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Effectiveness of management strategies for uninvestigated dyspepsia: systematic review and network meta-analysis

BMJ 2019; 367 doi: https://doi.org/10.1136/bmj.l6483 (Published 11 December 2019) Cite this as: BMJ 2019;367:l6483
  1. Leonardo H Eusebi, senior assistant professor1,
  2. Christopher J Black, clinical research fellow2 3,
  3. Colin W Howden, professor of medicine4,
  4. Alexander C Ford, professor and honorary consultant gastroenterologist2 3
  1. 1Department of Medical and Surgical Sciences, University of Bologna, Bologna, Italy
  2. 2Leeds Gastroenterology Institute, St James’s University Hospital, Leeds, UK
  3. 3Leeds Institute of Medical Research at St James’s, University of Leeds, Leeds, UK
  4. 4Division of Gastroenterology and Hepatology, Department of Medicine, University of Tennessee College of Medicine, Memphis, TN, USA
  1. Correspondence to: A C Ford Leeds Gastroenterology Institute, St James’s University Hospital, Leeds LS9 7TF, UK alexf12399{at}yahoo.com (or @alex_ford12399 on Twitter)
  • Accepted 7 November 2019

Abstract

Objective To determine the effectiveness of management strategies for uninvestigated dyspepsia.

Design Systematic review and network meta-analysis.

Data sources Medline, Embase, Embase Classic, the Cochrane Central Register of Controlled Trials, and clinicaltrials.gov from inception to September 2019, with no language restrictions. Conference proceedings between 2001 and 2019.

Eligibility criteria for selecting studies Randomised controlled trials that assessed the effectiveness of management strategies for uninvestigated dyspepsia in adult participants (age ≥18 years). Strategies of interest were prompt endoscopy; test for Helicobacter pylori and perform endoscopy in participants who test positive; test for H pylori and eradication treatment in those who test positive (“test and treat”); empirical acid suppression; or symptom based management. Trials reported dichotomous assessment of symptom status at final follow-up (≥12 months).

Results The review identified 15 eligible randomised controlled trials that comprised 6162 adult participants. Data were pooled using a random effects model. Strategies were ranked according to P score, which is the mean extent of certainty that one management strategy is better than another, averaged over all competing strategies. “Test and treat” ranked first (relative risk of remaining symptomatic 0.89, 95% confidence interval 0.78 to 1.02, P score 0.79) and prompt endoscopy ranked second, but performed similarly (0.90, 0.80 to 1.02, P score 0.71). However, no strategy was significantly less effective than “test and treat.” Participants assigned to “test and treat” were significantly less likely to receive endoscopy (relative risk v prompt endoscopy 0.23, 95% confidence interval 0.17 to 0.31, P score 0.98) than all other strategies, except symptom based management (relative risk v symptom based management 0.60, 0.30 to 1.18). Dissatisfaction with management was significantly lower with prompt endoscopy (P score 0.95) than with “test and treat” (relative risk v “test and treat” 0.67, 0.46 to 0.98), and empirical acid suppression (relative risk v empirical acid suppression 0.58, 0.37 to 0.91). Upper gastrointestinal cancer rates were low in all trials. Results remained stable in sensitivity analyses, with minimal inconsistencies between direct and indirect results. Risk of bias of individual trials was high; blinding was not possible because of the pragmatic trial design.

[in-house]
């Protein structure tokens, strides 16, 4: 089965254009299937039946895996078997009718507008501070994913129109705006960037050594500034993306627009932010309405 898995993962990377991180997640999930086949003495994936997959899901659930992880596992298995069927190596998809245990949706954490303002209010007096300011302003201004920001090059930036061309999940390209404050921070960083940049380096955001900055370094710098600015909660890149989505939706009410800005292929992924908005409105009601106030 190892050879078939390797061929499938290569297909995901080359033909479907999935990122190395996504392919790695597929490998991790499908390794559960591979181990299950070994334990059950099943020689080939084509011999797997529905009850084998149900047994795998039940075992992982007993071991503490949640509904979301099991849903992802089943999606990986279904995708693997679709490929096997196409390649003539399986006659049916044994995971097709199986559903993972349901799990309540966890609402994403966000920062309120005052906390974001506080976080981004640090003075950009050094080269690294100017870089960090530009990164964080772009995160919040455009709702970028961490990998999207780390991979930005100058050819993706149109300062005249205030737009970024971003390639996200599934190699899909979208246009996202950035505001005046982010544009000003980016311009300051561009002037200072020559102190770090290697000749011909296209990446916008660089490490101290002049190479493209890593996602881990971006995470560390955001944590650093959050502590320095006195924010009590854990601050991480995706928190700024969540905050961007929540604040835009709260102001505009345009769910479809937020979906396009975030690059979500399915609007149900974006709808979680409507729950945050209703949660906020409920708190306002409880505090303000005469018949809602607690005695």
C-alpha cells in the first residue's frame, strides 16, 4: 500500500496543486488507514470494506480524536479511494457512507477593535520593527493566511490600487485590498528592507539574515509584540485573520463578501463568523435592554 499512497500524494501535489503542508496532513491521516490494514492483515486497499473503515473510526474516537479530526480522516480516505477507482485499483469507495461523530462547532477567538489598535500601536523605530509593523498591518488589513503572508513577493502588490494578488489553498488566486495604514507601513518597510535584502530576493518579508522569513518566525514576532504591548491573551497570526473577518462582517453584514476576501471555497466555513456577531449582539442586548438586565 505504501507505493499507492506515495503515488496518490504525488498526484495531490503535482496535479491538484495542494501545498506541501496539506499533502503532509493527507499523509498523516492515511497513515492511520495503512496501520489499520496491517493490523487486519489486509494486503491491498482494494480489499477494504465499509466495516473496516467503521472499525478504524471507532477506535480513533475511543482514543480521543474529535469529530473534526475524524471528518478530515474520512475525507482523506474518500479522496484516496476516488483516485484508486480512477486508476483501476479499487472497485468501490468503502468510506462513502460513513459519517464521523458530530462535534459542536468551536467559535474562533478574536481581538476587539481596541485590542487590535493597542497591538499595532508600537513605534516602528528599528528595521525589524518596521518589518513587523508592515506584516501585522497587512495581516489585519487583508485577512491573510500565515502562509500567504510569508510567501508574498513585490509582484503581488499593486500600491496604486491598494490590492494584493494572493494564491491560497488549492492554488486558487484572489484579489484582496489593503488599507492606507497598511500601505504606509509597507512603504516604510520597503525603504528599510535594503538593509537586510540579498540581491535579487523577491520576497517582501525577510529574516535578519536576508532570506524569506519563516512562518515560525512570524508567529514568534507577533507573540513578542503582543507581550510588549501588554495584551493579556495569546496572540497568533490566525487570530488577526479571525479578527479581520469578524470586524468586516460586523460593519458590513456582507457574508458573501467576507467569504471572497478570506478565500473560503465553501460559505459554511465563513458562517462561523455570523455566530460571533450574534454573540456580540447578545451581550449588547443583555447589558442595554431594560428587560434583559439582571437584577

Conclusions “Test and treat” was ranked first, although it performed similarly to prompt endoscopy and was not superior to any of the other strategies. “Test and treat” led to fewer endoscopies than all other approaches, except symptom based management. However, participants showed a preference for prompt endoscopy as a management strategy for their symptoms.

Systematic review registration PROSPERO registration number CRD42019132528.

Footnotes

  • Contributors: LHE, CJB, CWH, and ACF conceived and drafted the study. LHE, CJB, CWH, and ACF analysed and interpreted the data. ACF drafted the manuscript. LHE and CJB contributed equally to the manuscript and are joint first authors. All authors have approved the final draft of the manuscript. ACF is guarantor. ACF accepts full responsibility for the work and the conduct of the study, had access to the data, and controlled the decision to publish. The corresponding author attests that all listed authors meet authorship criteria and that no others meeting the criteria have been omitted.

  • Funding: No funding given.

  • Competing interests: All authors have completed the ICMJE uniform disclosure form at www.icmje.org/coi_disclosure.pdf and declare: no support from any organisation for the submitted work; no financial relationships with any organisations that might have an interest in the submitted work in the previous three years; no other relationships or activities that could appear to have influenced the submitted work.

  • Ethical approval: Ethical approval for this evidence synthesis was not required.

  • Data sharing: No additional data available.

  • The lead author (ACF) affirms that the manuscript is an honest, accurate, and transparent account of the study being reported; that no important aspects of the study have been omitted; and that any discrepancies from the study as originally planned (and, if relevant, registered) have been explained.

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